The FTAs Malaysia has signed with Pakistan and India do not seem to jeopardize the local pharmaceutical industry or supply of affordable drugs. The TPP—a proposed regional trade pact involving Australia, Brunei Darussalam, Chile, Malaysia, New Zealand, Peru, Singapore, Vietnam and the US—and the possible EU-Malaysia FTA, however, would have serious consequences for consumers of medicines in Malaysia. Both agreements are considered significant FTAs from the perspective of the EU and the US, in the sense that they include stringent requirements with respect to government procurement and extended intellectual property protection. If implemented, these FTAs will have a serious impact on the local drug industry and healthcare costs.
Ongoing TPP talks appear to have superseded earlier negotiations on a bilateral US-Malaysia FTA. The American Malaysian Chamber of Commerce, which includes multinational companies with drug patents in Malaysia, had claimed that the proposed USMFTA would not affect pricing of medicines or the generics industry (AMCHAM, 2006). But this contention has been challenged by the Malaysian generics manufacturers represented by MOPI. It will take at least 15 years for the full impact of a US-Malaysia FTA, with its stronger IPR protection, to take effect, because extended patents would only apply to new medicines. Under the US-Malaysia FTA—and, by extension, the TPP—local generics manufacturers will struggle to compete with multinational firms and, consequently, Malaysians are likely to continue to pay higher prices for medicines (Third World Network, 2008).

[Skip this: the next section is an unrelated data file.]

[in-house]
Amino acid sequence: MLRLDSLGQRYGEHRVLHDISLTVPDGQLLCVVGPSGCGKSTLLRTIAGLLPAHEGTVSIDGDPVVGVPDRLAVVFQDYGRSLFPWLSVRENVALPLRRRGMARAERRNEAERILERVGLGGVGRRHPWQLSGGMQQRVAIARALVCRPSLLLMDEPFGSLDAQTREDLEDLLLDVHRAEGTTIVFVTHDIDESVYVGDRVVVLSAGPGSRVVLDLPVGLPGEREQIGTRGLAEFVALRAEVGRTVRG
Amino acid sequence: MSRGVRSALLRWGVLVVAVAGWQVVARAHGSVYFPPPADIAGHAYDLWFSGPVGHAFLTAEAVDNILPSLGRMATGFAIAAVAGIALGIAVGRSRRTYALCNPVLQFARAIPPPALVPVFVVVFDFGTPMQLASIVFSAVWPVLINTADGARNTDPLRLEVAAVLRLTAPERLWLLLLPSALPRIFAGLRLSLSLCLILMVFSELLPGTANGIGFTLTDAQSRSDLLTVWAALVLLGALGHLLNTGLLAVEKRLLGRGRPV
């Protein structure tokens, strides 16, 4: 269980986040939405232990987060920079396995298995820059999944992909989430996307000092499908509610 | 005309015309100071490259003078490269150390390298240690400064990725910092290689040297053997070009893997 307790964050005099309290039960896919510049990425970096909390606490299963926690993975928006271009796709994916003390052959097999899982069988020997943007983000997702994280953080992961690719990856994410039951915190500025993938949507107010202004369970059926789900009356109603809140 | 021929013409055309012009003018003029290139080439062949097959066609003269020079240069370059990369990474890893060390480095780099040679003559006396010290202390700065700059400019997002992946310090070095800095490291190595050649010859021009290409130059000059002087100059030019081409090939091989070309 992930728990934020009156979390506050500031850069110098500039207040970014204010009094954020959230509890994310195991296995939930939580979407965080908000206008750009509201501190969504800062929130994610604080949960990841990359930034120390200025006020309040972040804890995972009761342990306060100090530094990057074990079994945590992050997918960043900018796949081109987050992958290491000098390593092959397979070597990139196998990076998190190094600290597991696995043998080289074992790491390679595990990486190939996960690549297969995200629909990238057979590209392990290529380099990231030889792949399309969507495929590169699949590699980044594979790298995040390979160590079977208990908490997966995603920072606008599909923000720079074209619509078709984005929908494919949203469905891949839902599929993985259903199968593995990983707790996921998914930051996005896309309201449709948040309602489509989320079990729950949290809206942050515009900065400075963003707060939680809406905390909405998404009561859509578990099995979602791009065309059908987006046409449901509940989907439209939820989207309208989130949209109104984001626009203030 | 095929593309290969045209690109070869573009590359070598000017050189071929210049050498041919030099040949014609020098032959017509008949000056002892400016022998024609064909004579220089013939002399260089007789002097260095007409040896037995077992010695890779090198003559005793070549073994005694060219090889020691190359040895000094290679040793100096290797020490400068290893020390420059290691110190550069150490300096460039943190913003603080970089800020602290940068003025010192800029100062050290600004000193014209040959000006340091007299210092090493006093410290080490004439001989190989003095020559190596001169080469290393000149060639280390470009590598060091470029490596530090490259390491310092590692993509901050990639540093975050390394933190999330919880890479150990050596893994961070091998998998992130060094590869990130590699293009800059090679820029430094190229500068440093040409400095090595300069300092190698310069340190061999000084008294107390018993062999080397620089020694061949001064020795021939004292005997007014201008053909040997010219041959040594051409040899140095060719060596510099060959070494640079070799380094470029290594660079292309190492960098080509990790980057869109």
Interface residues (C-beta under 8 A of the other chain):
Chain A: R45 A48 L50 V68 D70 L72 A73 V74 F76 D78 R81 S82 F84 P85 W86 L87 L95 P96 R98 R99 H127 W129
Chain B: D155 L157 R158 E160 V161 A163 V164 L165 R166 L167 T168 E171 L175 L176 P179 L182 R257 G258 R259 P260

We have already noted Malaysia's keenness to engage in FTAs. Through FTAs, bilateral investment treaties and other agreements, however, partner countries are being compelled by the US and EU to adopt US and European standards of IPR protection and enforcement. An example of the impact of such IPR protection is Malaysia's use of pharmacists to curtail the volume of generics coming from elsewhere (especially from India and Europe) and supplied to primary healthcare practitioners and private hospitals. This trade was affecting proprietary drug distributors' sales, and one way of stemming it was to allow only a limited quantity to be brought in on a prescription-only basis (pharmacists ensure that the drugs match the prescription).